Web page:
Last week, hundreds of millions of people around the world revisited the familiar story of the birth of Jesus. As the story goes, it came during a census of the Roman provinces of Judea and Syria that brought a couple named Joseph and Mary to a town called Bethlehem.
Amid the rich imagery of the well-known story, it is easy to overlook that this census was conducted for tax purposes. But that is what it was: a tax census. As with many tax laws, it created plenty of complications - in this case, a pregnant woman forced to travel long distances on a donkey on the eve of giving birth.
In this two-part post, we will discuss some of the ways in which a tax law of our own time, the Foreign Account Tax Compliance Act (FATCA), is affecting tax compliance as the Twelve Days of Christmas give way to a new tax filing season.
Since its passage by the U.S. Congress in 2010, FATCA has been - to paraphrase the poet W.B. Yeats - a rough tax-collection beast slouching toward Bethlehem and everywhere else around the world. Critics called the new law an imperialistic power play by the U.S., seeking to force foreign governments and banks to report on offshore earnings of U.S. taxpayers.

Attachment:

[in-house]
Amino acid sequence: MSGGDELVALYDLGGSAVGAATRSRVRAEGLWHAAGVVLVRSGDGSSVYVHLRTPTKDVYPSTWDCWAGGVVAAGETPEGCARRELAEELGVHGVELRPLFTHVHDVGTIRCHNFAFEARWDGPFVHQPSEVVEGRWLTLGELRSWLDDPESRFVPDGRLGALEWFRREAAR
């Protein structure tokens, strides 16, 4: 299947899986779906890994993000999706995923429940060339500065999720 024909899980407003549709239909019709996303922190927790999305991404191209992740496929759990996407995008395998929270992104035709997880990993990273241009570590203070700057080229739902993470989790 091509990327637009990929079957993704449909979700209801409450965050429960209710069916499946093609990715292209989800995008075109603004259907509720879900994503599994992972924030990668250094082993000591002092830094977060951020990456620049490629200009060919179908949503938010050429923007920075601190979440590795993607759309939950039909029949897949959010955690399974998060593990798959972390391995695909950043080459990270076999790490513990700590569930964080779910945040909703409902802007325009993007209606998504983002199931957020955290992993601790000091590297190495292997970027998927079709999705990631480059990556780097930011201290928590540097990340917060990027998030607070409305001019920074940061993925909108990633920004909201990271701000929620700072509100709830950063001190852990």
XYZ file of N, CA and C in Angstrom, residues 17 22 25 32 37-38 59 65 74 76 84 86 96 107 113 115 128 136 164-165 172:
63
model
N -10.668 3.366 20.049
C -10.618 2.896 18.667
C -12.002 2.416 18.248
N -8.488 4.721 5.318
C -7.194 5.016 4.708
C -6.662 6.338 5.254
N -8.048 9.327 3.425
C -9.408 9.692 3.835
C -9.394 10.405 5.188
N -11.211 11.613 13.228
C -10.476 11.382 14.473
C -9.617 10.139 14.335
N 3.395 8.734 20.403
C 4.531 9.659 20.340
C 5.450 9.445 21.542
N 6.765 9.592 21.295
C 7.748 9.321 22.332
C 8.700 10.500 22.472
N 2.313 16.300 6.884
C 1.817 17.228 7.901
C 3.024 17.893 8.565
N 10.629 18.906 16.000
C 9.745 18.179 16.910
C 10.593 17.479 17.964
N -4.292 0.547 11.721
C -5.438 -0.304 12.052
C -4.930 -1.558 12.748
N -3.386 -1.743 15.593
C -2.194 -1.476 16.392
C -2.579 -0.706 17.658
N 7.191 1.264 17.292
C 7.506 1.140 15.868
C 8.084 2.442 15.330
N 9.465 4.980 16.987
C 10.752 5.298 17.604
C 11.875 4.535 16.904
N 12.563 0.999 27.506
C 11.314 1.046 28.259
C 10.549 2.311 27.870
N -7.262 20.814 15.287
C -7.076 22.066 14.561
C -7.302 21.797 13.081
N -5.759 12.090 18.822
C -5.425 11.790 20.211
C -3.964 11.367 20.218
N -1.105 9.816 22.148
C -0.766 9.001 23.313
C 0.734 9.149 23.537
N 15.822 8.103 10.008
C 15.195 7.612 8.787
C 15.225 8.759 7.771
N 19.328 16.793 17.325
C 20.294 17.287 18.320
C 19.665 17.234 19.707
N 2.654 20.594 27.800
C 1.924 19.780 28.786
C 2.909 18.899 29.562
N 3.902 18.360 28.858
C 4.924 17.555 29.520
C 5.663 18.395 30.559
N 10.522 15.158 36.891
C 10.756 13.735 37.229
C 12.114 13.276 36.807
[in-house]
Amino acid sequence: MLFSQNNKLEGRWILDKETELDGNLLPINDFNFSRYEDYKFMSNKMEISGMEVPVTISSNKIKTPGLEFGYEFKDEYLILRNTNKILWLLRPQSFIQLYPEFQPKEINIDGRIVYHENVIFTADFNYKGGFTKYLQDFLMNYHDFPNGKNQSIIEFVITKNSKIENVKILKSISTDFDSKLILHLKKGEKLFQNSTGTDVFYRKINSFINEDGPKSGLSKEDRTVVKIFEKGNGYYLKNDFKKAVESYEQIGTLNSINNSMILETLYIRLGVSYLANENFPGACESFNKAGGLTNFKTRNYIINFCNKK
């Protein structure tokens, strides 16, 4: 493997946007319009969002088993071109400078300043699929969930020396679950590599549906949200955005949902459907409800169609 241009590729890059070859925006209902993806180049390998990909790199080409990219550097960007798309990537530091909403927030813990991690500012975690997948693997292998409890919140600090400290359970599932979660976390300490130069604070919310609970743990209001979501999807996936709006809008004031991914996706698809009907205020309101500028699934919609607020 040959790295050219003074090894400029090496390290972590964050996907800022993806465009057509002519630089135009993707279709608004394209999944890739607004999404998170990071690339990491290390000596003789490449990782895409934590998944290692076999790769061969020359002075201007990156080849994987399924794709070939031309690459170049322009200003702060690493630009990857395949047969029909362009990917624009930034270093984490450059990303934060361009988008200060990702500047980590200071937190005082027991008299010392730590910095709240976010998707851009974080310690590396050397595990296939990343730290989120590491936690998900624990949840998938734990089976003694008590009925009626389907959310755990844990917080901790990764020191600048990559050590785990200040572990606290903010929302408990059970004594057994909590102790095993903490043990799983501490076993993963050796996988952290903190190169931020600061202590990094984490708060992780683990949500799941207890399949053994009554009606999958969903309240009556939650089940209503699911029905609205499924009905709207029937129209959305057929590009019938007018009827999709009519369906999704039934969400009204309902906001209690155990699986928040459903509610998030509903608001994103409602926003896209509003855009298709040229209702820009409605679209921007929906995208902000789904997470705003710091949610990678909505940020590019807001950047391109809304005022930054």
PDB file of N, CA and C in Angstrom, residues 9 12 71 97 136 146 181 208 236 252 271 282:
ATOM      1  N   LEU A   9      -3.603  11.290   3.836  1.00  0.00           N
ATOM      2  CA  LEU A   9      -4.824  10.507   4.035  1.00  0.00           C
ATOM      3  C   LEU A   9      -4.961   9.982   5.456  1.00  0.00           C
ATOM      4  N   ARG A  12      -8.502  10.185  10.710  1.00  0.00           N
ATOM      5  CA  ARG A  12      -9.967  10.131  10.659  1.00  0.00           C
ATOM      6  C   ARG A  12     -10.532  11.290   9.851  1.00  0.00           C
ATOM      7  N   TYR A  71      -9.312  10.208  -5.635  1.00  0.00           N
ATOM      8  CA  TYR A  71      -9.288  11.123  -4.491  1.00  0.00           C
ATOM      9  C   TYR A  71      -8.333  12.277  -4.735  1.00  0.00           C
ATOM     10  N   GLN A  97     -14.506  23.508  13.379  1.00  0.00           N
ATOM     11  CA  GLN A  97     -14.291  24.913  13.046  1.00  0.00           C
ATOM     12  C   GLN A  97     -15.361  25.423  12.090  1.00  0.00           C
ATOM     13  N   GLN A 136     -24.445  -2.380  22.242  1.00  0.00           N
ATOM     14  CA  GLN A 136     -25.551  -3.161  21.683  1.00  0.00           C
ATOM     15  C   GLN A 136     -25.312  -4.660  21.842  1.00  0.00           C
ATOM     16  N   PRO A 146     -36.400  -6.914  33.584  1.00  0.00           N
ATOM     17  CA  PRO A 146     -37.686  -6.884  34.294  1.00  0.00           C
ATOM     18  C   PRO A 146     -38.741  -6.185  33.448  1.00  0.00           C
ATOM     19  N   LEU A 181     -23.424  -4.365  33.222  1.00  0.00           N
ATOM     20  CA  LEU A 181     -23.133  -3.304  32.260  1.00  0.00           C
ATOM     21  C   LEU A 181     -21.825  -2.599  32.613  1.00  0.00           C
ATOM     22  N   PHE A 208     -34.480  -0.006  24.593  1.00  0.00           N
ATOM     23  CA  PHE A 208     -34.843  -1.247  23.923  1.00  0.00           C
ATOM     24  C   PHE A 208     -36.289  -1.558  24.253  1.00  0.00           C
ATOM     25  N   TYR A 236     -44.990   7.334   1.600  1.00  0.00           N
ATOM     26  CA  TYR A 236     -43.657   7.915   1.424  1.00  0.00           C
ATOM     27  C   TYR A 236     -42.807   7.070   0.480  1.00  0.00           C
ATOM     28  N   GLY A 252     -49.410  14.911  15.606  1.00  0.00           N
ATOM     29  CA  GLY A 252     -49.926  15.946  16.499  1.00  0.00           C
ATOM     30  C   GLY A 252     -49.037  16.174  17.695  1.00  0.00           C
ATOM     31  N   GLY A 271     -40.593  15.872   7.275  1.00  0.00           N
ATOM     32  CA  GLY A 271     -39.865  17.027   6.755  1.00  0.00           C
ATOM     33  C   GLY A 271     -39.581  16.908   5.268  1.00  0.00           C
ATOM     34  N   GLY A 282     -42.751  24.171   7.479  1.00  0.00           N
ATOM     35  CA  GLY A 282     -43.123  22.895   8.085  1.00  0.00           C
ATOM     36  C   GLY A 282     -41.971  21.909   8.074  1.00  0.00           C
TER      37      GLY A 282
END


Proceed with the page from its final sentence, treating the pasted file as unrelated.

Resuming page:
The complex regulatory scheme to make this happen has taken several years to construct. But as Forbes reported last week, the U.S. Treasury has now negotiated intergovernmental agreements to implement FATCA with more than 100 foreign countries. Not long before Christmas, even the Vatican joined the growing ranks of sovereign states that have worked out an IGA with the U.S.
The burden of complying with FATCA for taxpayers is so significant that many expatriate Americans have renounced their passports rather than comply. We wrote about this issue in our September 6 post in 2013. In part two of this post, we will discuss how FATCA also places burdens on foreign financial institutions (FFIs).
Source: IRS.gov, "Foreign Account Tax Compliance Act (FATCA)"